A crude oil spill in a southeast Texas port that happened when a tanker and towing vessel collided Saturday was not expected to spread beyond a two-mile area, the U.S. Coast Guard said.
It was unclear exactly how much oil spilled into the water, but the Coast Guard said it could have been as much as 450,000 gallons.
No one was injured when the 800-foot tanker carrying oil collided with a towing vessel pushing two barges, but the Port of Port Arthur was closed and some nearby residents were evacuated for about seven hours. The Coast Guard said the crash left a 15-by-8-foot hole in the tanker and damaged one of its oil tanks, resulting in the spill.
According to Petty Officer Richard Brahm, the ship’s crew members said they pumped 69,000 barrels from the damaged tank that carried 80,000 barrels, so they have 11,000 barrels — about 450,000 gallons — that they can’t account for.
Several local officials said only 1,000 barrels, or about 42,000 gallons, of oil had been spilled into the water.
Initial reports indicated the environmental impact had been minimal. The cause of collision was still under investigation.
Brahm acknowledged that it didn’t look like hundreds of thousands of gallons of crude was in the water. He said some might still be in the damaged tank.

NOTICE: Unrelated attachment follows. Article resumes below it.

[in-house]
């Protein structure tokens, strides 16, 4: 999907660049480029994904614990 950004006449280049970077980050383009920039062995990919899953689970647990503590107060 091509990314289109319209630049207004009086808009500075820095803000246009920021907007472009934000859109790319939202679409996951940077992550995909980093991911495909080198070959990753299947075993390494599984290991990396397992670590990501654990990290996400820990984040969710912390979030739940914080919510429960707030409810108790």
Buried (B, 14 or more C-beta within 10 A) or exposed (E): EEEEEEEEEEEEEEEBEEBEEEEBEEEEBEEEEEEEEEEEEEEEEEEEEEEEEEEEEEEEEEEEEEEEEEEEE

Even if 450,000 gallons were released, the spill would still be much smaller than the 11 million gallons spilled in Prince William Sound when the Exxon Valdez ran aground in 1989.
Coast Guard Capt. J.J. Plunkett said late Saturday that officials believed the oil spill was ’’pretty much contained’’ in a 2-mile stretch of the Sabine Neches Waterway, where the spill took place and that runs along the city of Port Arthur, about 90 miles east of Houston.
During the collision, the towing vessel also hit another tanker that was tied to a pier. Brahm said that tanker sustained some damage, but had no leaks.
The damaged tanker, the Eagle Atome, is owned by AET Tankers, a Malaysian company with offices in Houston. AET said in a statement that it was working with authorities to determine how much crude had spilled.
One of the worst shipping accidents in the area was the June 1990 spill from the Norwegian tanker Mega Borg. It leaked 4.3 million gallons of crude oil about 60 miles off Galveston.